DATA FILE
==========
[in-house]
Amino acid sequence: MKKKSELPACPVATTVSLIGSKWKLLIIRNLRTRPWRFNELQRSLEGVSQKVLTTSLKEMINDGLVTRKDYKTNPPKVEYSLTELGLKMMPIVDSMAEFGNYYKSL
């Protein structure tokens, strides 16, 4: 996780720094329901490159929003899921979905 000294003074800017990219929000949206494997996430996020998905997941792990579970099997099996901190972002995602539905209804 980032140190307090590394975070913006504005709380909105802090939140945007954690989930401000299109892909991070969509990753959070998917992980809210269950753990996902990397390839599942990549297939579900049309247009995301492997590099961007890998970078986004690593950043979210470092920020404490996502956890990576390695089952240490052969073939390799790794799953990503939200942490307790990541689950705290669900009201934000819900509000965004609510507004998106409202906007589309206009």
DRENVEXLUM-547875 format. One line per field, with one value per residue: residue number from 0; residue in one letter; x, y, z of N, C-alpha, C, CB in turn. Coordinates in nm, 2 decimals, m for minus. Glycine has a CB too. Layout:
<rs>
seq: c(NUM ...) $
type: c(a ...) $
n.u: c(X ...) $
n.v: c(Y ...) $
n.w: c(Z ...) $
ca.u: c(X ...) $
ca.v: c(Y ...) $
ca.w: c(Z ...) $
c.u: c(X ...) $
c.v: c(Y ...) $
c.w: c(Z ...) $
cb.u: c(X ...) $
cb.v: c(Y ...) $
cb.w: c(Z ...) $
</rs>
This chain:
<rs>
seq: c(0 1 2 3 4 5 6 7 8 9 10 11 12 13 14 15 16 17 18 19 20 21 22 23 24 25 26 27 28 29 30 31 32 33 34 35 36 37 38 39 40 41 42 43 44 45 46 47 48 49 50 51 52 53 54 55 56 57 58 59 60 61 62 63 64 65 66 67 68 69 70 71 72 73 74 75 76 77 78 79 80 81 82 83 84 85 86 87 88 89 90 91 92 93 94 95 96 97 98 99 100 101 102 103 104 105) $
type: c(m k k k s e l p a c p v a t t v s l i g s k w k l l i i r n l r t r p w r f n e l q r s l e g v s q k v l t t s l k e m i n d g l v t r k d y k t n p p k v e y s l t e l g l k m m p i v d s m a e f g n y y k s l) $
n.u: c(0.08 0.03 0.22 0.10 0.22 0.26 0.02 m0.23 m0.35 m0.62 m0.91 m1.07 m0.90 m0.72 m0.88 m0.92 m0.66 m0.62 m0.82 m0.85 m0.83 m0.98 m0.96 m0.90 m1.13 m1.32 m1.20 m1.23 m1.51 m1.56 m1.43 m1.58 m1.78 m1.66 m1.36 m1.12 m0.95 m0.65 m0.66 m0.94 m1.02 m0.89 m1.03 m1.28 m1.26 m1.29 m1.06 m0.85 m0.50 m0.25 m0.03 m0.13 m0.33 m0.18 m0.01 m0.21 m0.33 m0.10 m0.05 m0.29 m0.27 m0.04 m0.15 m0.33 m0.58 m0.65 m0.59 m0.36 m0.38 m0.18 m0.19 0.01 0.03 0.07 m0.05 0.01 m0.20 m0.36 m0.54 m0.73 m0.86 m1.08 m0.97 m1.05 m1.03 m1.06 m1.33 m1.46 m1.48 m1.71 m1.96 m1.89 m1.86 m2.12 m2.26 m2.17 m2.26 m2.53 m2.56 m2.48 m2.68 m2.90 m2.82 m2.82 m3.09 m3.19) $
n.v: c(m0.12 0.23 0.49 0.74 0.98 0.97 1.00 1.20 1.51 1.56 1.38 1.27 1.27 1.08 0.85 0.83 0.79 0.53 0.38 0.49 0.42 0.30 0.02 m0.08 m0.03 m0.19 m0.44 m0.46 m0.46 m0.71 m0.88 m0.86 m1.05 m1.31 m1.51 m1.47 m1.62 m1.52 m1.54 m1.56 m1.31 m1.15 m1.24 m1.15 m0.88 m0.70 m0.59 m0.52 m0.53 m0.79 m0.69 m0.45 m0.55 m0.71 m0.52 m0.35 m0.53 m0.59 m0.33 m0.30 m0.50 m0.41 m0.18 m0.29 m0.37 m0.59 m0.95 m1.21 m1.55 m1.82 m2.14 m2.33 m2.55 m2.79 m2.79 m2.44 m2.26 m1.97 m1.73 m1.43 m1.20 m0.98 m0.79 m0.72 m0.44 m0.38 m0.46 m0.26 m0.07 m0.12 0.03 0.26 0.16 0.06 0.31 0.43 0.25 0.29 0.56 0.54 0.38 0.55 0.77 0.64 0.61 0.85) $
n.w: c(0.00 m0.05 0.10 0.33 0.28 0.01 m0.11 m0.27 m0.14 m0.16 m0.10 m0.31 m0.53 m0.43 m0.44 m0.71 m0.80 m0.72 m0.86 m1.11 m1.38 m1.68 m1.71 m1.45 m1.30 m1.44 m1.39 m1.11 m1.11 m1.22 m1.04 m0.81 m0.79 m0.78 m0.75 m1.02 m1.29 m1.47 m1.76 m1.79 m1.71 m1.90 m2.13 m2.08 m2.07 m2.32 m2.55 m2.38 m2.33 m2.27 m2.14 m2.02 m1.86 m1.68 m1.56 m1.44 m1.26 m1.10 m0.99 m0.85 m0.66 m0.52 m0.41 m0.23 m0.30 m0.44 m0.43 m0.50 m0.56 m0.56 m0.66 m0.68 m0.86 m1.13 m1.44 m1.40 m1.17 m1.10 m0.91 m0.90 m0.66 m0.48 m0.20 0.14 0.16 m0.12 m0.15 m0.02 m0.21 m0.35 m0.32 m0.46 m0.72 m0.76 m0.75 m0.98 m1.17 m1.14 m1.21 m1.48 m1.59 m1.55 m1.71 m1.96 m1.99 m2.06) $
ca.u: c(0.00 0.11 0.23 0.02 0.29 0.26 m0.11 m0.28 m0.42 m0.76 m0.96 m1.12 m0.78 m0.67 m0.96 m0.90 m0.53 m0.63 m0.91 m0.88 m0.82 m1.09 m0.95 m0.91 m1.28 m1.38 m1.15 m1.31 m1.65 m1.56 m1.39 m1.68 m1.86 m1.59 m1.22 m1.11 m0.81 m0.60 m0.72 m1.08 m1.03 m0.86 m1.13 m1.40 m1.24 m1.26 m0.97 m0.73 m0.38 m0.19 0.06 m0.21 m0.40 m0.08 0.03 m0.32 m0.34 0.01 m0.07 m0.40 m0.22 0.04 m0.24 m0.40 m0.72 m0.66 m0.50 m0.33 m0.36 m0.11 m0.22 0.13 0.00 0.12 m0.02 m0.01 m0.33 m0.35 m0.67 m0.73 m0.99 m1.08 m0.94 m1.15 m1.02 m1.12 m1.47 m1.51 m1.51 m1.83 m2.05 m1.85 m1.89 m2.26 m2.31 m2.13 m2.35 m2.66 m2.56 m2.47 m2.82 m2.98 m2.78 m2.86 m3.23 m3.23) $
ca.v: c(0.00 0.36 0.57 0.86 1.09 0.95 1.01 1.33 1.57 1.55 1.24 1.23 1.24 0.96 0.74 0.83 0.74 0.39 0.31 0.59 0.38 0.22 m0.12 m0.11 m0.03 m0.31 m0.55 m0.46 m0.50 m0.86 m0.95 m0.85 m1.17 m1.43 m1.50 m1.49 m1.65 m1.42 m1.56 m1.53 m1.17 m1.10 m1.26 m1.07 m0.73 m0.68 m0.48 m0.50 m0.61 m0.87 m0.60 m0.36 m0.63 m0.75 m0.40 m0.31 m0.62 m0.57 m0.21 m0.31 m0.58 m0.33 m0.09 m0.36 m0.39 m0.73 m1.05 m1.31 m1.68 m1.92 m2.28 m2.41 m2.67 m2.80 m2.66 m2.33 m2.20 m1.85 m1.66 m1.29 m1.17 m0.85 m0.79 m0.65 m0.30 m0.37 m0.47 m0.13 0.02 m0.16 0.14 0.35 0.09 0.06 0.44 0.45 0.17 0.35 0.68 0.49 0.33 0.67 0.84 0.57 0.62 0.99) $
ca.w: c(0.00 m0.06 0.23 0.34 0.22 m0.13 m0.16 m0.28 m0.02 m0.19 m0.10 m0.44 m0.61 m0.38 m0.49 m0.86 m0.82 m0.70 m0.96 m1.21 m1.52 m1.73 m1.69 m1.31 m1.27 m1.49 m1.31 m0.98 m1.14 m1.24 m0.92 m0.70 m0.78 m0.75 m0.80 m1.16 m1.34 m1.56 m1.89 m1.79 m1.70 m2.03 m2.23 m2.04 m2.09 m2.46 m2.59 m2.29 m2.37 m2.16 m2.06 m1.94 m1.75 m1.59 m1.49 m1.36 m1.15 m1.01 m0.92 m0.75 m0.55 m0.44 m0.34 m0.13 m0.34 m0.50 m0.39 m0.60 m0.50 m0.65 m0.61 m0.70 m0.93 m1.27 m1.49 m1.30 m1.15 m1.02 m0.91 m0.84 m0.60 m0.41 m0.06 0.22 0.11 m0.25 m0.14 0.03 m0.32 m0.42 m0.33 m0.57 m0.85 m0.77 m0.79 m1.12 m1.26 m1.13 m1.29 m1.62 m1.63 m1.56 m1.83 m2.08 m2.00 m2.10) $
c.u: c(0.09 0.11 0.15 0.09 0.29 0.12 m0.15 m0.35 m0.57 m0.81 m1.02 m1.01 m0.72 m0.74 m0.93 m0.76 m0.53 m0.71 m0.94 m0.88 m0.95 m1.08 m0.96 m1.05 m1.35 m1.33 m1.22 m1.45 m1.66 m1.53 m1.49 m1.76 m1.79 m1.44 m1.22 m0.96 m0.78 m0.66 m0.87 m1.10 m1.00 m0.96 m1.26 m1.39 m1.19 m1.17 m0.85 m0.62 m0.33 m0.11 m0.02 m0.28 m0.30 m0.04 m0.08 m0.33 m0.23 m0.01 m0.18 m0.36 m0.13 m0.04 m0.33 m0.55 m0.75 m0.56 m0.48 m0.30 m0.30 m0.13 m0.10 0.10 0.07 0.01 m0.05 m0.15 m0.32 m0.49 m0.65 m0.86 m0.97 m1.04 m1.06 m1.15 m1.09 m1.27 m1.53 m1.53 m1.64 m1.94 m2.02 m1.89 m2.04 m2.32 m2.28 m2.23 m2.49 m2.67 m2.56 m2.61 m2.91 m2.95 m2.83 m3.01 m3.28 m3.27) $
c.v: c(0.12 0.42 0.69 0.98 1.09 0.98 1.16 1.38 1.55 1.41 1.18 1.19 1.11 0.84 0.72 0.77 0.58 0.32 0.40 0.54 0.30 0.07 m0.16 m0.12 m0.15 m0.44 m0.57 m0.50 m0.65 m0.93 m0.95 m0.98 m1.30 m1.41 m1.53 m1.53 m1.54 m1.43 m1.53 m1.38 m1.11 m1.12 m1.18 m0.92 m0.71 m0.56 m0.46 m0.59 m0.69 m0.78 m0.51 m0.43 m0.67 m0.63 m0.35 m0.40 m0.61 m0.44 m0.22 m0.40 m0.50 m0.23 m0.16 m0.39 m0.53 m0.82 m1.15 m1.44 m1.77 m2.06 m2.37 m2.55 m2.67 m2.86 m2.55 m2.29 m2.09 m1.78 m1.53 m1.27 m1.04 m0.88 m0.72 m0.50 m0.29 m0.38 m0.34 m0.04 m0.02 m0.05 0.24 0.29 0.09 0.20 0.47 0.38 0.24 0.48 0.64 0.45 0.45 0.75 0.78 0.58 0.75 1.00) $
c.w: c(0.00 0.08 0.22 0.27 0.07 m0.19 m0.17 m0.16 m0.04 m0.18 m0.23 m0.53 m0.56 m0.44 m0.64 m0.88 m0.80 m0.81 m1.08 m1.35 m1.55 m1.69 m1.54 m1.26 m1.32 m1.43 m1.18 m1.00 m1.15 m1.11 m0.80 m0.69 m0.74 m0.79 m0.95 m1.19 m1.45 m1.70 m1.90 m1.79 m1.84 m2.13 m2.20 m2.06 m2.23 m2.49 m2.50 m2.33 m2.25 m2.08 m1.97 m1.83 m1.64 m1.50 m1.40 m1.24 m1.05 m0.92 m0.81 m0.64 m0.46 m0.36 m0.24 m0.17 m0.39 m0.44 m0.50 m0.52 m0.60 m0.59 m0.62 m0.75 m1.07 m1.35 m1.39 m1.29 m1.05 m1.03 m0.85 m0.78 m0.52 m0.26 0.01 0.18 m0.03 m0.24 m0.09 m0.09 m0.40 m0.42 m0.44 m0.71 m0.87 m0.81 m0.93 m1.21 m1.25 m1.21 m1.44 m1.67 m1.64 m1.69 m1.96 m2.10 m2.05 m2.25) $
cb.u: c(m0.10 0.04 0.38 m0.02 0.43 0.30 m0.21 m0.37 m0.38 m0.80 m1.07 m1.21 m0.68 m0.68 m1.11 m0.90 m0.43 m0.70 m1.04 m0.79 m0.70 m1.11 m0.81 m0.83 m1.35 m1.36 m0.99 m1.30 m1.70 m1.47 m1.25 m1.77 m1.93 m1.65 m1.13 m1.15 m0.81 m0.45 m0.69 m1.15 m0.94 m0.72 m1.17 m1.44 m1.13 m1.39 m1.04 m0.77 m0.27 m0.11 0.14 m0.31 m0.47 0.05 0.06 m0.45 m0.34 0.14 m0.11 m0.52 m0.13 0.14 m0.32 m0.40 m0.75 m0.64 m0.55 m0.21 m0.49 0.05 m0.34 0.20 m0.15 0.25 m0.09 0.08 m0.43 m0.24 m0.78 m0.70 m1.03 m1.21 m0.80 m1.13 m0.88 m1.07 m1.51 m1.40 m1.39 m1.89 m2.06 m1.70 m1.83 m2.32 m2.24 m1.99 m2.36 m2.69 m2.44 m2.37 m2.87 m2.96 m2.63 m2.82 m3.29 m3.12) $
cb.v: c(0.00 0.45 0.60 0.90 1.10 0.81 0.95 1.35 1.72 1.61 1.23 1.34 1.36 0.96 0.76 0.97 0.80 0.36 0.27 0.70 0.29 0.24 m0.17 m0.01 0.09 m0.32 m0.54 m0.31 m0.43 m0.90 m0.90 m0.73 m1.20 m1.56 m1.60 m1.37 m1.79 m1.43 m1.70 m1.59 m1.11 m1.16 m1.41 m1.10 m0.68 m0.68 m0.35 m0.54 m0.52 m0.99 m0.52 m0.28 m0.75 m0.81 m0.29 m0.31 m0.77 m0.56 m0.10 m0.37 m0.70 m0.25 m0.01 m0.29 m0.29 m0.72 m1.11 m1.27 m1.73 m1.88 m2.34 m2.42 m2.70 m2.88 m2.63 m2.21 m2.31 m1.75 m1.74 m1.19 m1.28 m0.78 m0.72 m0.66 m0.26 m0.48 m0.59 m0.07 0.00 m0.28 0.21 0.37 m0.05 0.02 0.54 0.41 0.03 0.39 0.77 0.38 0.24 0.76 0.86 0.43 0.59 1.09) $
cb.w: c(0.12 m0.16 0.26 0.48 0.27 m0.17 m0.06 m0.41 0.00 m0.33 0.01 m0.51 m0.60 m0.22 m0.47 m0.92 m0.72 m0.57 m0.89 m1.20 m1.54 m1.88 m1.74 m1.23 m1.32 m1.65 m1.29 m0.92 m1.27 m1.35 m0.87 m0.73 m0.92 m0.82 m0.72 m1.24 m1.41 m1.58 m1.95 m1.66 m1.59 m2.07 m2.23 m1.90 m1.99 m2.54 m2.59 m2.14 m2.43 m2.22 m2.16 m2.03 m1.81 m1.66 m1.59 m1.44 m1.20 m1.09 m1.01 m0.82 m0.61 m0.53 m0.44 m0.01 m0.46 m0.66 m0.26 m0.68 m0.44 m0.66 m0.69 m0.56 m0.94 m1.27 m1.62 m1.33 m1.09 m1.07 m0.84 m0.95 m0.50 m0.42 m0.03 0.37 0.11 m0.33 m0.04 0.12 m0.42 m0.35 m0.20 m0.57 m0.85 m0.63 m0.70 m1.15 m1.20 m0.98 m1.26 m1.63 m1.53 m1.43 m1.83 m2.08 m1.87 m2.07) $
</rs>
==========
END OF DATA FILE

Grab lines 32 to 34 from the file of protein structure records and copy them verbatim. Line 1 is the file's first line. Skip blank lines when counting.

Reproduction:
c.v: c(0.12 0.42 0.69 0.98 1.09 0.98 1.16 1.38 1.55 1.41 1.18 1.19 1.11 0.84 0.72 0.77 0.58 0.32 0.40 0.54 0.30 0.07 m0.16 m0.12 m0.15 m0.44 m0.57 m0.50 m0.65 m0.93 m0.95 m0.98 m1.30 m1.41 m1.53 m1.53 m1.54 m1.43 m1.53 m1.38 m1.11 m1.12 m1.18 m0.92 m0.71 m0.56 m0.46 m0.59 m0.69 m0.78 m0.51 m0.43 m0.67 m0.63 m0.35 m0.40 m0.61 m0.44 m0.22 m0.40 m0.50 m0.23 m0.16 m0.39 m0.53 m0.82 m1.15 m1.44 m1.77 m2.06 m2.37 m2.55 m2.67 m2.86 m2.55 m2.29 m2.09 m1.78 m1.53 m1.27 m1.04 m0.88 m0.72 m0.50 m0.29 m0.38 m0.34 m0.04 m0.02 m0.05 0.24 0.29 0.09 0.20 0.47 0.38 0.24 0.48 0.64 0.45 0.45 0.75 0.78 0.58 0.75 1.00) $
c.w: c(0.00 0.08 0.22 0.27 0.07 m0.19 m0.17 m0.16 m0.04 m0.18 m0.23 m0.53 m0.56 m0.44 m0.64 m0.88 m0.80 m0.81 m1.08 m1.35 m1.55 m1.69 m1.54 m1.26 m1.32 m1.43 m1.18 m1.00 m1.15 m1.11 m0.80 m0.69 m0.74 m0.79 m0.95 m1.19 m1.45 m1.70 m1.90 m1.79 m1.84 m2.13 m2.20 m2.06 m2.23 m2.49 m2.50 m2.33 m2.25 m2.08 m1.97 m1.83 m1.64 m1.50 m1.40 m1.24 m1.05 m0.92 m0.81 m0.64 m0.46 m0.36 m0.24 m0.17 m0.39 m0.44 m0.50 m0.52 m0.60 m0.59 m0.62 m0.75 m1.07 m1.35 m1.39 m1.29 m1.05 m1.03 m0.85 m0.78 m0.52 m0.26 0.01 0.18 m0.03 m0.24 m0.09 m0.09 m0.40 m0.42 m0.44 m0.71 m0.87 m0.81 m0.93 m1.21 m1.25 m1.21 m1.44 m1.67 m1.64 m1.69 m1.96 m2.10 m2.05 m2.25) $
cb.u: c(m0.10 0.04 0.38 m0.02 0.43 0.30 m0.21 m0.37 m0.38 m0.80 m1.07 m1.21 m0.68 m0.68 m1.11 m0.90 m0.43 m0.70 m1.04 m0.79 m0.70 m1.11 m0.81 m0.83 m1.35 m1.36 m0.99 m1.30 m1.70 m1.47 m1.25 m1.77 m1.93 m1.65 m1.13 m1.15 m0.81 m0.45 m0.69 m1.15 m0.94 m0.72 m1.17 m1.44 m1.13 m1.39 m1.04 m0.77 m0.27 m0.11 0.14 m0.31 m0.47 0.05 0.06 m0.45 m0.34 0.14 m0.11 m0.52 m0.13 0.14 m0.32 m0.40 m0.75 m0.64 m0.55 m0.21 m0.49 0.05 m0.34 0.20 m0.15 0.25 m0.09 0.08 m0.43 m0.24 m0.78 m0.70 m1.03 m1.21 m0.80 m1.13 m0.88 m1.07 m1.51 m1.40 m1.39 m1.89 m2.06 m1.70 m1.83 m2.32 m2.24 m1.99 m2.36 m2.69 m2.44 m2.37 m2.87 m2.96 m2.63 m2.82 m3.29 m3.12) $